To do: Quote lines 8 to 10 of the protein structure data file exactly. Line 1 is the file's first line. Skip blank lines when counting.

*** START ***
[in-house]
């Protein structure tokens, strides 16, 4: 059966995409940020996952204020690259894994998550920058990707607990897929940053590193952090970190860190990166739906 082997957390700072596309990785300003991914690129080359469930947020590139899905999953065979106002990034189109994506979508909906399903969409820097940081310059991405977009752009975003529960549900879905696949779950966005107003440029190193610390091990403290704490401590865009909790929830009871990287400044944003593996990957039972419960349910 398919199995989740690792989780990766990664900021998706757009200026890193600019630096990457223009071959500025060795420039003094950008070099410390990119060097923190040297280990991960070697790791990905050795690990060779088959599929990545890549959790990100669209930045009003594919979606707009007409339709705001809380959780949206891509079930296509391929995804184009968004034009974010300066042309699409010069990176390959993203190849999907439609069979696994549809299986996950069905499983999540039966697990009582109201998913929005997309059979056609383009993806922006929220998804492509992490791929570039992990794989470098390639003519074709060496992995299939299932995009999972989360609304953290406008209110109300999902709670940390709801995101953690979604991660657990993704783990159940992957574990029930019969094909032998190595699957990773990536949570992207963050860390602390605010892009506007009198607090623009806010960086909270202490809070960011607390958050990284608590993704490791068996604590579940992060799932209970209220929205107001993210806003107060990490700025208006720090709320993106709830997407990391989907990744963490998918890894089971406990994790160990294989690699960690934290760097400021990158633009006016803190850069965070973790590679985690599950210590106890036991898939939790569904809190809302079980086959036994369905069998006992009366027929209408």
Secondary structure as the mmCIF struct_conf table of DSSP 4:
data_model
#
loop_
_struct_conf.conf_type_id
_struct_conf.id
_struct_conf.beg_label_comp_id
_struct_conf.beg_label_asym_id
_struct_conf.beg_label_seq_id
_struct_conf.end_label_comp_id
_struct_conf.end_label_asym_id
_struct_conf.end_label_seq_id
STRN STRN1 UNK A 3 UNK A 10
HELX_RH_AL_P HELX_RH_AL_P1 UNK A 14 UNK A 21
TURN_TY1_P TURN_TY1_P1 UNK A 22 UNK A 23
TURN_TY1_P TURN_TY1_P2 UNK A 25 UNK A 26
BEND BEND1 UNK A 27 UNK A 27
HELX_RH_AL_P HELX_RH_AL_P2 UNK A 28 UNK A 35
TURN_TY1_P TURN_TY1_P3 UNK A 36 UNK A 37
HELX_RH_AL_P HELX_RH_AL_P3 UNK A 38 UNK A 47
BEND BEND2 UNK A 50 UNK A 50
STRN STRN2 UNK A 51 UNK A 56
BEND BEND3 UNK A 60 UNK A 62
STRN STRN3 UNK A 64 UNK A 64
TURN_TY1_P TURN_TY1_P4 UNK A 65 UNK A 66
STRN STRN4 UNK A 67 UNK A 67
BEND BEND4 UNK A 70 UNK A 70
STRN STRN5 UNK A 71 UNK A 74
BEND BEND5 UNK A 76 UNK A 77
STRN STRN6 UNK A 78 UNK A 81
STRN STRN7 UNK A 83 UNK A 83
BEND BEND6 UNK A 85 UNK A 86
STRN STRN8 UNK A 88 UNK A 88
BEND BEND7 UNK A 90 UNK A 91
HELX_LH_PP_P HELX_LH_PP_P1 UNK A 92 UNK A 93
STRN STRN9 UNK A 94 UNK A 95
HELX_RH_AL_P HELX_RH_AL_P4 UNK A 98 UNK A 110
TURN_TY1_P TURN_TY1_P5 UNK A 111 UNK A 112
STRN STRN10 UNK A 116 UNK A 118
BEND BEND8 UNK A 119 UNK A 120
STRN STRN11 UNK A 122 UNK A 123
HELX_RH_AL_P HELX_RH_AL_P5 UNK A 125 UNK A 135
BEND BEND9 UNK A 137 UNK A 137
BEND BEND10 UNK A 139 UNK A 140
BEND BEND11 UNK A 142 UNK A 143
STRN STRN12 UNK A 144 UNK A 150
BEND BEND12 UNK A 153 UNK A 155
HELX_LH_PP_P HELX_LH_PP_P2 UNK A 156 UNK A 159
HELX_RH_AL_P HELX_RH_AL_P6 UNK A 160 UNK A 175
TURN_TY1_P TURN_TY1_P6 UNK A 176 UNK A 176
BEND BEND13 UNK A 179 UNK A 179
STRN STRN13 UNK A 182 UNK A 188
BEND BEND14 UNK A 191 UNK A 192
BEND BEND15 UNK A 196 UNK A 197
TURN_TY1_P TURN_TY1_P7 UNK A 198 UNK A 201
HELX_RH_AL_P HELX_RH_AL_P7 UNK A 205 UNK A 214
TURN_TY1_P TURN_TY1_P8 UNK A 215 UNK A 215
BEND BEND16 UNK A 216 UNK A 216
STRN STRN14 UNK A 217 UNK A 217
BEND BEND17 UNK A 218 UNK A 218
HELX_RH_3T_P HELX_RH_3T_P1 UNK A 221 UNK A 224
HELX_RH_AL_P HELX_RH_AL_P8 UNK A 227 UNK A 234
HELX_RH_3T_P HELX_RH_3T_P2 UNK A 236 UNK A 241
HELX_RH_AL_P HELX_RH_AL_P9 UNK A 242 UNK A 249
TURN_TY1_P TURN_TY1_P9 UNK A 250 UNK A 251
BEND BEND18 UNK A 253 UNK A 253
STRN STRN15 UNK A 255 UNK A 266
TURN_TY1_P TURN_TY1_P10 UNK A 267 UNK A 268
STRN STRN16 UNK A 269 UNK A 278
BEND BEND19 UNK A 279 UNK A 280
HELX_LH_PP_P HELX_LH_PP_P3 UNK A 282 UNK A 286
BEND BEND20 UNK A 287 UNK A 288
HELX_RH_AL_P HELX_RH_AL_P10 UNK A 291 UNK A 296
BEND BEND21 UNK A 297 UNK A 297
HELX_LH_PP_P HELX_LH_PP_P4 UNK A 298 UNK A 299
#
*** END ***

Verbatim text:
_struct_conf.id
_struct_conf.beg_label_comp_id
_struct_conf.beg_label_asym_id